|SAINT MATTHIAS, APOSTLE.|
|Feast: May 14
Acts i. 21. See Tillemont, t. 1, p. 406. Henschenius, p. 434.
St. Clement of Alexandria1 assures us, from tradition, that this saint was one of the seventy-two disciples, which is confirmed by Eusebius2 and St. Jerome,3 and we learn from the Acts4 of the apostles, that he was a constant attendant on our Lord, from the time of his baptism by St. John to his ascension. St. Peter having, in a general assembly of the faithful held soon after, declared from holy scripture, the necessity of choosing a twelfth apostle, in the room of Judas: two were unanimously pitched upon by the assembly, as most worthy of the dignity, Joseph, called Barsabas, and, on account of his extraordinary piety, surnamed the Just, and Matthias. After devout prayer to God, that he would direct them in their choice, they proceeded in it by way of lot, which falling by the divine direction on Matthias, he was accordingly associated with the eleven, and ranked among the apostles. When in deliberations each side appears equally good, or each candidate of equally approved merit, lots may be sometimes lawfully used; otherwise, to commit a thing of importance to such a chance, or to expect a miraculous direction of divine providence in it, would be a criminal superstition and a tempting of God, except he himself, by an evident revelation or inspiration, should appoint such a means for the manifestation of his will, promising his supernatural interposition in it, which was the case on this extraordinary occasion. The miraculous dreams or lots, which we read of in the prophets, must no ways authorize any rash superstitious use of such means in others who have not the like authority.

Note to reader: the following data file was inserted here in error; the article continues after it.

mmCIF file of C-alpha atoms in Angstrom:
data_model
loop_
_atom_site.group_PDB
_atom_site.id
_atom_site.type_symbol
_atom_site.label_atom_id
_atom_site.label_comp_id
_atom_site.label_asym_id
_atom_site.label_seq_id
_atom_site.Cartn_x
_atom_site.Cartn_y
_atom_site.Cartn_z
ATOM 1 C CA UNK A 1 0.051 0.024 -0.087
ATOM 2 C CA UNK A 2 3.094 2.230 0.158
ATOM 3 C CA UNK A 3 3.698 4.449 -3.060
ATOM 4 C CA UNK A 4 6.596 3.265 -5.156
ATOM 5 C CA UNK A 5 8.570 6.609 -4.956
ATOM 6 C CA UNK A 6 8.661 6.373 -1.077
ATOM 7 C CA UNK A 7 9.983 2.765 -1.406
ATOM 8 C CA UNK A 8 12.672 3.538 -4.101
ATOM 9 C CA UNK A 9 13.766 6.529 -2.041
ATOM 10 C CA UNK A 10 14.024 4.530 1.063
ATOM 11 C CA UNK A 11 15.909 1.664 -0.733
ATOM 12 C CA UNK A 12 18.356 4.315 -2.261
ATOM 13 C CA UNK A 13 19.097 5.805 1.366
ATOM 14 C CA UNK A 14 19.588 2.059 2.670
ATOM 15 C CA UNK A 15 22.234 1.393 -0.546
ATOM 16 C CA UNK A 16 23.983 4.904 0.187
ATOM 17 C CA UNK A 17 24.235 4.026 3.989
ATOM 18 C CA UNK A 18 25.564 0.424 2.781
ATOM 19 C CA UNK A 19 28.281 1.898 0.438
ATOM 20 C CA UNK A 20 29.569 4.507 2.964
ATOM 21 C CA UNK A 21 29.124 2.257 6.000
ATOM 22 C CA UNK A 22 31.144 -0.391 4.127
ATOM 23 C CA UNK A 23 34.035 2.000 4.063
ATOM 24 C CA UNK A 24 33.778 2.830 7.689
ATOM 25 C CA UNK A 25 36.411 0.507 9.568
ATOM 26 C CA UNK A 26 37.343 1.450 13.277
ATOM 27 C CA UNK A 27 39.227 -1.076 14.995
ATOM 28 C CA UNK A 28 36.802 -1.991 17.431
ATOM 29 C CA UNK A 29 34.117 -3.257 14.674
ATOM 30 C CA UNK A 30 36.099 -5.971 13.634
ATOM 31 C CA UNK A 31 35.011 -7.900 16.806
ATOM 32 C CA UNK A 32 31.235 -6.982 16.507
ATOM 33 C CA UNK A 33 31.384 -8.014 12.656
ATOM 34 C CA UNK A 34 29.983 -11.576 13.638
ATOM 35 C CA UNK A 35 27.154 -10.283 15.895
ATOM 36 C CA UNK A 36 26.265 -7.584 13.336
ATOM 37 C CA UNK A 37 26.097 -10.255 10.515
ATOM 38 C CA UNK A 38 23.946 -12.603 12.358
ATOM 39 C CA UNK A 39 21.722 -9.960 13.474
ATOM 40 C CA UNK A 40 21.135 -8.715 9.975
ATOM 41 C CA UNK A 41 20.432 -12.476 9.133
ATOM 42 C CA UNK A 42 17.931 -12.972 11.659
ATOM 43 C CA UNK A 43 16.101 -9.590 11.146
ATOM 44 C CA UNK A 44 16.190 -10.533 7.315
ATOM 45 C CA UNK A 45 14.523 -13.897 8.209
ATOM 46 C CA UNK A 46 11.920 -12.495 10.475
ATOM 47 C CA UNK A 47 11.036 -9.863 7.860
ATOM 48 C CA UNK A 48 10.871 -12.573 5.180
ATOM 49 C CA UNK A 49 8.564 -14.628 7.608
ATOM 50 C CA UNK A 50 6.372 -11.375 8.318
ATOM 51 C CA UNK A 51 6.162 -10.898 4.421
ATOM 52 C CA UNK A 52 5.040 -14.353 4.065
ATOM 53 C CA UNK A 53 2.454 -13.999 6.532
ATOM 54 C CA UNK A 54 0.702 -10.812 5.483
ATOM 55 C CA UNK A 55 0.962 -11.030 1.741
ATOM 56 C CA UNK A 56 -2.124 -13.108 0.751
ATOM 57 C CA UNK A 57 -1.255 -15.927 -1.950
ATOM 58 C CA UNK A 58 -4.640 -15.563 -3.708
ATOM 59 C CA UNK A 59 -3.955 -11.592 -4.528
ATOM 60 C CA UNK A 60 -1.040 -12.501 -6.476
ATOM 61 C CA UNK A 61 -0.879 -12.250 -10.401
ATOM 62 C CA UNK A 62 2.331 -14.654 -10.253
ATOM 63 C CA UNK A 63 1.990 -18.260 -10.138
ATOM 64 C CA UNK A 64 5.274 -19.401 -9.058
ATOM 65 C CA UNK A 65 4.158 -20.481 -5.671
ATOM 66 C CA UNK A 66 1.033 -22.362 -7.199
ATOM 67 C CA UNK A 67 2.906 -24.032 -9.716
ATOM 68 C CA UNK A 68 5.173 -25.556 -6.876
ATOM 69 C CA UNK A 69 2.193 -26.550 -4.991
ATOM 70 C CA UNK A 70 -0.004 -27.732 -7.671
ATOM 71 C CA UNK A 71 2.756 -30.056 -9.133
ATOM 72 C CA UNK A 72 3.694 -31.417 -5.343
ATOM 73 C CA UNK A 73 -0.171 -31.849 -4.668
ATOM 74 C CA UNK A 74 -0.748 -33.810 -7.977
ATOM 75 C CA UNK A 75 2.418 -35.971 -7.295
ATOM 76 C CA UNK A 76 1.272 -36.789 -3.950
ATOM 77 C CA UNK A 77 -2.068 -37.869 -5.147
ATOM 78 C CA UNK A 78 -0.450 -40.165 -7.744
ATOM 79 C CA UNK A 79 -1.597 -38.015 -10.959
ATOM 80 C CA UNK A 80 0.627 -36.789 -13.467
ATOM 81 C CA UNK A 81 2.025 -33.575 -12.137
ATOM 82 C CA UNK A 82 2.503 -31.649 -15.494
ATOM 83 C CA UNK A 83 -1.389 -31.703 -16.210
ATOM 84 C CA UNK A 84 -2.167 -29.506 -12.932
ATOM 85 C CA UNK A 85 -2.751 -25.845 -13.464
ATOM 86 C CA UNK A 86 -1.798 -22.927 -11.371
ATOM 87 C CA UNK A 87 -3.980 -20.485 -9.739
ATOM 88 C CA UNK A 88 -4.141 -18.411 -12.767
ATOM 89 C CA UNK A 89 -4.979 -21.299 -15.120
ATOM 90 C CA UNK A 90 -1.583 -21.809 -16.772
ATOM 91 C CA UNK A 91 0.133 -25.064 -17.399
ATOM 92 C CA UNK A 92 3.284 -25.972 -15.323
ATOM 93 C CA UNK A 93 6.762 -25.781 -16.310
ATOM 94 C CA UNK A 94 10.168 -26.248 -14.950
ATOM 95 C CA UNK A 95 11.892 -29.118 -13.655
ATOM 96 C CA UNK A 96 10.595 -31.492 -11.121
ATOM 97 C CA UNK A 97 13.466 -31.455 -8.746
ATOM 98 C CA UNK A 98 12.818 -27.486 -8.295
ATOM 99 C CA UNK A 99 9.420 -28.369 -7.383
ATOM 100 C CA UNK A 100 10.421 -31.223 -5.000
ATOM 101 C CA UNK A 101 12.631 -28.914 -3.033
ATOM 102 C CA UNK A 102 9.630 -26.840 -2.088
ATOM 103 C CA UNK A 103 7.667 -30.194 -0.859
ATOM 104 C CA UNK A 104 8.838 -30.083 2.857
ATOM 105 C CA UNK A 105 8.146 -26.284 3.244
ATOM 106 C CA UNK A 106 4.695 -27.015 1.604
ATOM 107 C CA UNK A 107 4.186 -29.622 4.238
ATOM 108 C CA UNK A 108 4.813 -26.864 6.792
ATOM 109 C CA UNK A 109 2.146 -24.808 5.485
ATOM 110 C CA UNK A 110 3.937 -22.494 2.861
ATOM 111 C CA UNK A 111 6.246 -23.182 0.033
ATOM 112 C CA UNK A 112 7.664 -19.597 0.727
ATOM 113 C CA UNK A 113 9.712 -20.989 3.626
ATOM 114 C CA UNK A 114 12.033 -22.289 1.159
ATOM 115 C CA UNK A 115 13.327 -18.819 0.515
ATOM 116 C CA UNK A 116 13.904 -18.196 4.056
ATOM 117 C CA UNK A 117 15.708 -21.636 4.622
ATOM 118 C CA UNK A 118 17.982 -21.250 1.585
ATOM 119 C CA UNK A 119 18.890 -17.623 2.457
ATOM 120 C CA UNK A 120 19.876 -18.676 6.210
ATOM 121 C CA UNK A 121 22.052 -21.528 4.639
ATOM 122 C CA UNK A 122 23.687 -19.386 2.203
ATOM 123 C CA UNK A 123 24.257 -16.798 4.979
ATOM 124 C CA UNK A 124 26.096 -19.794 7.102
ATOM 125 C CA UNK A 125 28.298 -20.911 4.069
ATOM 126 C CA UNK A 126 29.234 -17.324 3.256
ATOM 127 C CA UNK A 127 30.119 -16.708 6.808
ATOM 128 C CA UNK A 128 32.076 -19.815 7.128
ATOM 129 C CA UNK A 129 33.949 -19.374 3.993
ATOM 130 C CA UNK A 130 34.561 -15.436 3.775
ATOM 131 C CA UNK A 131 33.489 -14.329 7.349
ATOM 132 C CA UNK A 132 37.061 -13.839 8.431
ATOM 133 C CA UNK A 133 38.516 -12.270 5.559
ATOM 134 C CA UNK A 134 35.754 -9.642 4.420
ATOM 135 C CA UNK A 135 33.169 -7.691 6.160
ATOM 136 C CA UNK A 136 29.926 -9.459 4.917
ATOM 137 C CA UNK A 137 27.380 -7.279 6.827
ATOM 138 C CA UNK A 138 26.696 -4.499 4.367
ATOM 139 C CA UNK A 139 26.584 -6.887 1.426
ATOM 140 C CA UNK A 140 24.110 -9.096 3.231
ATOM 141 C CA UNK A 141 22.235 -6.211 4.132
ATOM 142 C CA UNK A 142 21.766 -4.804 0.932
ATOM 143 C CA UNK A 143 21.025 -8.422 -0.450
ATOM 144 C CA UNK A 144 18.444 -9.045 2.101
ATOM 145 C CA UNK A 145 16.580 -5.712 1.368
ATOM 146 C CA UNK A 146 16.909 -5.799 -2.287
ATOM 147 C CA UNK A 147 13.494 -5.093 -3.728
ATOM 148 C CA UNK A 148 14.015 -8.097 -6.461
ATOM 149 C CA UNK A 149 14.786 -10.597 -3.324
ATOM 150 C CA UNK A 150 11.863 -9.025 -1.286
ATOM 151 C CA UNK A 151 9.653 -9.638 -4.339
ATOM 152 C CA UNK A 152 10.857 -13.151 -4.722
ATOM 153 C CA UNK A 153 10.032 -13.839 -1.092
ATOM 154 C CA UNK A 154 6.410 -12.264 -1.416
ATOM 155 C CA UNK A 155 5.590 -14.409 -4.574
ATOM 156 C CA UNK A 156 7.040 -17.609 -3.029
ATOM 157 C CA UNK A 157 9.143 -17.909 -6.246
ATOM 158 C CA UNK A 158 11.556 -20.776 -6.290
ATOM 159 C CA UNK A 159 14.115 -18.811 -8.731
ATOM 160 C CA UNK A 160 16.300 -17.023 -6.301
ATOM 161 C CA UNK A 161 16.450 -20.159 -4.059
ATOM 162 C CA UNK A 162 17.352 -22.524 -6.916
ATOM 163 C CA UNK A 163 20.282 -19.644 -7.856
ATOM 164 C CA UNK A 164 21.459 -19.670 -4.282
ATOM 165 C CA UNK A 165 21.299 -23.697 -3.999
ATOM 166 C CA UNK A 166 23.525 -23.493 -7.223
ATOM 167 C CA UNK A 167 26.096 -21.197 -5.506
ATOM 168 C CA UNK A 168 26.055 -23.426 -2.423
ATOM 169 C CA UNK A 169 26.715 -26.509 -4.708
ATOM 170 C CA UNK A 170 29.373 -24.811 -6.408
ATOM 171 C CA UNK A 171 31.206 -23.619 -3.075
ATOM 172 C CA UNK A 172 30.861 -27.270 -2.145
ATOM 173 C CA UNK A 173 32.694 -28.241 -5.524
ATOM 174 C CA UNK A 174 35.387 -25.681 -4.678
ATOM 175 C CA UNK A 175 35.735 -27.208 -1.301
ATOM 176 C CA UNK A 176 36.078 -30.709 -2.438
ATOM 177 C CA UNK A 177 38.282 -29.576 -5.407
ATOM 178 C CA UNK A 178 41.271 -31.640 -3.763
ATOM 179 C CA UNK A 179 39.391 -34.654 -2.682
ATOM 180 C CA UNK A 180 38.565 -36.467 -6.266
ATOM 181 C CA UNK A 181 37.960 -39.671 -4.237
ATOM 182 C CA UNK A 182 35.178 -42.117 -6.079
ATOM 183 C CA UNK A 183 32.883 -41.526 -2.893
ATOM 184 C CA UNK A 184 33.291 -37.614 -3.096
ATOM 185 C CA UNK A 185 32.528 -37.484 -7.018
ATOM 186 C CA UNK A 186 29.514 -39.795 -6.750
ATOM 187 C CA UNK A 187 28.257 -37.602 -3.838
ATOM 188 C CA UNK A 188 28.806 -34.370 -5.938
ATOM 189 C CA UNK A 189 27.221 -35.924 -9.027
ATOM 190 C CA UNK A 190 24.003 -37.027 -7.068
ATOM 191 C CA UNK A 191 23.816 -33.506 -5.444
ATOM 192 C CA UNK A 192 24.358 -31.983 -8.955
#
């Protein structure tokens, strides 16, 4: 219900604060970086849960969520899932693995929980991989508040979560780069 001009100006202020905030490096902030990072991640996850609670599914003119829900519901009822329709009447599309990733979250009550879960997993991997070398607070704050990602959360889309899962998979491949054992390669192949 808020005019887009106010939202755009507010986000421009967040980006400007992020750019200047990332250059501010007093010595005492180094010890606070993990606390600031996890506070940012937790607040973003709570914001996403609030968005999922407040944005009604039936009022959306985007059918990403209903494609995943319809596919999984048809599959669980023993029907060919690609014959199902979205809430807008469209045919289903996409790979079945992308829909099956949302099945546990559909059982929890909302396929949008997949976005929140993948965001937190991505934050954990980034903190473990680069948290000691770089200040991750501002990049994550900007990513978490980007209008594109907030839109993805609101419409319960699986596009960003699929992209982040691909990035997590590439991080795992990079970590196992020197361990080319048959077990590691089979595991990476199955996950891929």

We justly admire the virtue of this holy assembly of saints. Here were no solicitations or intrigues. No one presented himself to the dignity. Ambition can find no place in a virtuous or humble heart. He who seeks a dignity either knows himself unqualified, and is on this account guilty of the most flagrant injustice with regard to the public, by desiring a charge to which he is no ways equal: or he thinks himself qualified for it, and this self-conceit and confidence in this own abilities renders him the most unworthy of all others. Such a disposition deprives a soul of the divine assistance, without which we can do nothing; for God withdraws his grace and refuses his blessing where self-sufficiency and pride have found any footing. It is something of a secret confidence in ourselves, and a presumption that we deserve the divine succor, which banishes him from us. This is true even in temporal undertakings; but much more so in the charge of souls, in which all success is more particularly the special work of the Holy Ghost, not the fruit of human industry. These two holy candidates were most worthy of the apostleship, because perfectly humble, and because they looked upon that dignity with trembling, though they considered its labors, dangers, and persecutions with holy joy, and with a burning zeal for the glory of God. No regard was had to worldly talents, none to flesh and blood. God was consulted by prayer, because no one is to be assumed to his ministry who is not called by him, and who does not enter it by the door,5 and with the undoubted marks of his vocation. Judas's misfortune filled St. Matthias with the greater humility and fervor, lest he also should fall. We Gentiles are called upon the disinherison of the Jews, and are in-grafted on their stock.6 We ought therefore to learn to stand always in watchfulness and fear, or we shall be also cut off ourselves, to give place to others whom God will call in our room, and even compel to enter, rather than spare us. The number of his elect depends not on us. His infinite mercy has invited us without any merit on our side; but if we are ungrateful, he can complete his heavenly city without us, and will certainly make our reprobation the most dreadful example of his justice, to all eternity. The greater the excess of his goodness and clemency has been towards us, the more dreadful will be the effects of his vengeance. <Many shall come from the east and the west, and shall sit down with Abraham, Isaac, and Jacob in the kingdom of God; but the sons of the kingdom shall be cast forth.>7